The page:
NEW ORLEANS - Bengals president Mike Brown, who along with the Bills' Ralph Wilson was skewered in 2006 for voting against a collective bargaining agreement his fellow NFL owners have since rejected, isn't beating his chest as the league lockout lurched through its second week.
But he is beating the drum for the players to return to the bargaining table and avoid the legal stew that began to heat up Monday here at the league's annual meetings when the NFL revealed its 57-page brief that counters the NFL Players Association's bid to stop the lockout with an injunction.
"The only solution is to sit down with the players face-to-face and come up with a deal that satisfies both sides," Brown said here after Monday's sessions. "The court maneuvers are basically a quest for leverage and I don't want that to get in the way with what matters, which is getting the season off in the right way and that can only be done with an agreement and by negotiating with the players. We both have to get satisfied on what works and I think that that's going to be the end result and that there's no reason to delay it unduly."
Brown said the owners and players are more than partners.
"We are Siamese twins; we are closer than married partners," he said. "We can't exist without each other. Instead of joining hands and jumping off the cliff why don't we join hands, sit down and see what works for both of us?"
While owners from such diverse markets as the Giants' John Mara and the Steelers' Art Rooney offered that Brown "knew something we didn't," Brown wasn't looking for back slaps, just a deal. He said the financial reasons weren't the only reasons he voted against it, recalling he wasn't aware of the non-economic factors of that '06 CBA extension until they were put on his desk back in Cincinnati a few days after the vote.
"Last time we learned a lot of the detail after the vote. I didn't think that was proper. You're buying a pig in the poke," Brown said. "That was last time. That's water over the damn. That's history. I do know one overriding thing: Nothing is going to get done until both parties sit down and have a serious negotiation."
Now all eyes are on the April 6 hearing in a St. Paul, Minn., court as the NFLPA tries to lift the lockout. The NFL said in Monday's filing the injunction issue shouldn't be in federal court at all, the decertification of the union was a sham and the players' claim of "irreparable harm" has no merit.
NFL officials called on the Norris-LaGuardia Act, 1932 legislation passed with the intent of limiting crackdowns on unions with the league saying the law also protects an employer's right to impose a lockout in a labor dispute.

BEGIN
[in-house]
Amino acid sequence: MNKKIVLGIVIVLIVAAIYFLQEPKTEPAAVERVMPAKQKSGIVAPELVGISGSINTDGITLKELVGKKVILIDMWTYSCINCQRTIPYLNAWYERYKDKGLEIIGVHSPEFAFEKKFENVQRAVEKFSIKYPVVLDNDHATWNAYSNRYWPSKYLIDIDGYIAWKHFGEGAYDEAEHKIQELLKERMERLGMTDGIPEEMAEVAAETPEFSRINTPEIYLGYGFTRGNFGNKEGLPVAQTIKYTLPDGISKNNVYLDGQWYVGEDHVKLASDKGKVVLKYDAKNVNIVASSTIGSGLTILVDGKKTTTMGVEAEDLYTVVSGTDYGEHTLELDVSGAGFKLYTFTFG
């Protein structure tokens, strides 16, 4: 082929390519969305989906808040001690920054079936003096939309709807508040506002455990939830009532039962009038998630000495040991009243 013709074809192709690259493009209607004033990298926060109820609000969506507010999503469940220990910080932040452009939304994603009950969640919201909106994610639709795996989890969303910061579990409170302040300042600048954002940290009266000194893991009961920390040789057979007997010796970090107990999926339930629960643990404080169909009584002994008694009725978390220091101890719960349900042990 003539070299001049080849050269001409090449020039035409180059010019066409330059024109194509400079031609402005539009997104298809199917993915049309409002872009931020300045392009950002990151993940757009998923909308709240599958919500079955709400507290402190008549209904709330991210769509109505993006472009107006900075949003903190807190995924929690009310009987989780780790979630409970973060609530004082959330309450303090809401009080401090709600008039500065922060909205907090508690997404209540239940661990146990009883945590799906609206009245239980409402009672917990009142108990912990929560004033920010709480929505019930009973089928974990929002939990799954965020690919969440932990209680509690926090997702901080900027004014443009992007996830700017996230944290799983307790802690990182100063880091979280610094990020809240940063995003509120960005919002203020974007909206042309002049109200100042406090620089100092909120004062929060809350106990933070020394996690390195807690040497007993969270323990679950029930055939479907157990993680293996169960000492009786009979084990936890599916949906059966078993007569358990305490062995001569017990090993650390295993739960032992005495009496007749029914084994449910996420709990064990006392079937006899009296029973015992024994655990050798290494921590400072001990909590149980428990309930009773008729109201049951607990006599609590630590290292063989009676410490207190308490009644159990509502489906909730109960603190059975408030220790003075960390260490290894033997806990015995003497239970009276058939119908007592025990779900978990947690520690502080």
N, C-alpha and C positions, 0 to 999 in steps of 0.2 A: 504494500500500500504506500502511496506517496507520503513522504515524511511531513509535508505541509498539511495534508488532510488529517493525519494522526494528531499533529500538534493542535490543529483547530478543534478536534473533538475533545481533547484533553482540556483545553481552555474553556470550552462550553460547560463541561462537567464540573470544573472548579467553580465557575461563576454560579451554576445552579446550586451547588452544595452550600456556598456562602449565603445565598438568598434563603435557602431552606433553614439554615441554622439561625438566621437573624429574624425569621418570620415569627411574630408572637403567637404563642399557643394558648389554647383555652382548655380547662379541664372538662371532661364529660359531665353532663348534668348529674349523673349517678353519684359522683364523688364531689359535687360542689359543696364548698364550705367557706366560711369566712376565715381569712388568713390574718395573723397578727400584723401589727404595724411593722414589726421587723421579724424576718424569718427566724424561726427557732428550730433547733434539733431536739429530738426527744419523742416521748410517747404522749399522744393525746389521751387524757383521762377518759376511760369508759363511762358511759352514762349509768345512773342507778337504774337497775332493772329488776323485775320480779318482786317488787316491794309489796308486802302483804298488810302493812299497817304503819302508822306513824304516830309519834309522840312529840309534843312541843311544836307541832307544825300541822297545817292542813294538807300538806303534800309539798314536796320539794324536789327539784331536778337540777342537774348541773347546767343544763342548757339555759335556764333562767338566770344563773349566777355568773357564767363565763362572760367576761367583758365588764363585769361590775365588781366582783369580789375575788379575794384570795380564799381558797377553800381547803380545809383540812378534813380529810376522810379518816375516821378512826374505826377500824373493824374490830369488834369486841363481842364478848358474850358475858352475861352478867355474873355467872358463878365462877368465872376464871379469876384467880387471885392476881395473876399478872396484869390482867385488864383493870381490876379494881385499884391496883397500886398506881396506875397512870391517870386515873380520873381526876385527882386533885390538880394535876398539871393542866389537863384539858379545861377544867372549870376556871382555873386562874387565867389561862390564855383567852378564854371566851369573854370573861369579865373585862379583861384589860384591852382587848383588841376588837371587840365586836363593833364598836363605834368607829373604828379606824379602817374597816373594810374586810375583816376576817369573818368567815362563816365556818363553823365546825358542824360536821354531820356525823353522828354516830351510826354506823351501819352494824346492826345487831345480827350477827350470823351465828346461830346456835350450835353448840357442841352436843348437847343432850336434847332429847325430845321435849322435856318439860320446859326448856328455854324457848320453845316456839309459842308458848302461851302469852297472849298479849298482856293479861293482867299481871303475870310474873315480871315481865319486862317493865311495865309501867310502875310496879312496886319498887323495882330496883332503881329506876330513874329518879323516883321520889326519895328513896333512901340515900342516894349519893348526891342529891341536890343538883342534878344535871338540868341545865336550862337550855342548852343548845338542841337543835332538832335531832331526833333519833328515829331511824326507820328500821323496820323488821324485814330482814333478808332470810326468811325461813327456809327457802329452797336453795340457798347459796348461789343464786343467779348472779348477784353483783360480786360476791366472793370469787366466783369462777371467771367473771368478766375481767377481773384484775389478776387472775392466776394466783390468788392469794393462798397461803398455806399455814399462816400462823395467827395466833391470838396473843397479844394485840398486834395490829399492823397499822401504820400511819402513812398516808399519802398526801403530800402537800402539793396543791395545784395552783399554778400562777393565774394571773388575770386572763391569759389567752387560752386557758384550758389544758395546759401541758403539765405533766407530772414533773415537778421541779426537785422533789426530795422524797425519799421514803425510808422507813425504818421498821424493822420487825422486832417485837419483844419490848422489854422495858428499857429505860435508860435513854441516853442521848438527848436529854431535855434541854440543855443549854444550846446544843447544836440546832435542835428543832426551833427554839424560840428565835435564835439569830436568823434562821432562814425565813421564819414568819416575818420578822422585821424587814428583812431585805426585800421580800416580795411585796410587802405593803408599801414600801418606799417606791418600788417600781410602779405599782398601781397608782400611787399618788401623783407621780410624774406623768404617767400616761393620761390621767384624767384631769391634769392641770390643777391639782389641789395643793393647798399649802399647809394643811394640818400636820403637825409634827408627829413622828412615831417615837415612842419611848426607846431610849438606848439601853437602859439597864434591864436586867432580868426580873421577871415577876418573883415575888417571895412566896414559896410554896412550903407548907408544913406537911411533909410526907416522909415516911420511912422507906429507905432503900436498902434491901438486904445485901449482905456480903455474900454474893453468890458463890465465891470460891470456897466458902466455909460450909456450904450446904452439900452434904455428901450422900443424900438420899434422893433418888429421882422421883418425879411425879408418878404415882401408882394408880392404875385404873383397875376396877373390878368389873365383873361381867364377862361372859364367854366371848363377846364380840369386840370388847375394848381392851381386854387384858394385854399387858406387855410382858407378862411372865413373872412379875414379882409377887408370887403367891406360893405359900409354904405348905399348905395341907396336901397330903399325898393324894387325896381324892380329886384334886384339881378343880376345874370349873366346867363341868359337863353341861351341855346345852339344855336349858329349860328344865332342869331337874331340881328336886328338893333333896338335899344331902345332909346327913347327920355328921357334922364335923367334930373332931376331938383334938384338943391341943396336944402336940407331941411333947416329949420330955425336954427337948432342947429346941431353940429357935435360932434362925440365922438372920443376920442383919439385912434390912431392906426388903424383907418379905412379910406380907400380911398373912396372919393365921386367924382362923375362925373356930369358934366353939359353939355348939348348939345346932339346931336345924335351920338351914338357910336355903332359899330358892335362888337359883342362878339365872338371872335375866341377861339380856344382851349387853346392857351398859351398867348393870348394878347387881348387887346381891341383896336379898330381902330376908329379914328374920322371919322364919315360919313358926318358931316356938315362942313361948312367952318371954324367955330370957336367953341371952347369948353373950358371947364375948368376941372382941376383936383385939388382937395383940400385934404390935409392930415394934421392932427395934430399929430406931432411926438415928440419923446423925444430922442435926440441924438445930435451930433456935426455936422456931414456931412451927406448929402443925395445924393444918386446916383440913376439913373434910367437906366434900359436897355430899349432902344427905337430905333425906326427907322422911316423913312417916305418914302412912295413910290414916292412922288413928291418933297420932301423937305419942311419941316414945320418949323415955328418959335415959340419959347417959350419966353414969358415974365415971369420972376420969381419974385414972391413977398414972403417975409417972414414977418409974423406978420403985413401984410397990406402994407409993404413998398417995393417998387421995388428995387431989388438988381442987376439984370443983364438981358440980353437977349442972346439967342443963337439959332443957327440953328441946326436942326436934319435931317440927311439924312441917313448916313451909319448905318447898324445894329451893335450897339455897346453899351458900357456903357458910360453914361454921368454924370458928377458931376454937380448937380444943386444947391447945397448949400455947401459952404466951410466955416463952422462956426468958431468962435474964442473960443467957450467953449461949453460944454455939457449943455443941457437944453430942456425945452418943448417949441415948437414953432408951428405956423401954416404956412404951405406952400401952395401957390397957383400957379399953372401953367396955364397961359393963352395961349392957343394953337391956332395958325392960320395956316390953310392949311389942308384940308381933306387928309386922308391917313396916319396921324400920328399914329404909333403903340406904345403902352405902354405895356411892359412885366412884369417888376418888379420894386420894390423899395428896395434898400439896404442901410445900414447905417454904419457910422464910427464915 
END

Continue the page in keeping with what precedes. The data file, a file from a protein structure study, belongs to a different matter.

Jerry Richardson, the Panthers owner who along with Brown is on the NFL's executive committee of the Management Council that is overseeing the negotiations, said the 10 members of that group are as united as they've ever been.
No one knows how this April 6 hearing is going to go or what the timeline is. NFL officials don't believe Judge Susan Nelson is going to rule from the bench after the hearing in which the NFLPA is hoping to lift the lockout with an injunction. The decision figures to be made in about a week after April 6 and either way it's going to be appealed before a panel of three judges. That would point to a late April, early May decision.
But if the NFLPA is successful in lifting the injunction and the NFL goes back to work, league officials are hoping for guidance from the court.
"If ordered back to work under the antitrust laws, how do we go back to work in a way that does not violate the antitrust laws?" one asked. "That's a question we'll ask if the court does grant an injunction requiring an end of the lockout. We'll say to the court there is an incongruity. Under the antitrust laws, you must end the lockout, but under antitrust laws you may be subject to antitrust violations just from continuing to operate as a league. So I think that's something the court is going to have to sort out. I don't think it's an easy injunction ... it's a thorny problem."
But since there are going to be "legal hoops" to be jumped through if it gets to that point, the NFL thinks it will get a clue from the rulings.
"(The court) would say what we were prevented from doing; not what we were required to do," said one NFL official.
Brown is hoping that federal mediator George Cohen gets back in the mix.
"The thing that makes best sense is get the mediator involved and go about it that way. We were making strong efforts within doable range," Brown said. "We thought our last offer was fair and then they were out the door on the way to the courthouse. We're still waiting for them to come back and talk. All these goings-on are interesting and none of them are going to get us where we have to get. At some point the players have to sit down with the owners and make a deal. It's real simple."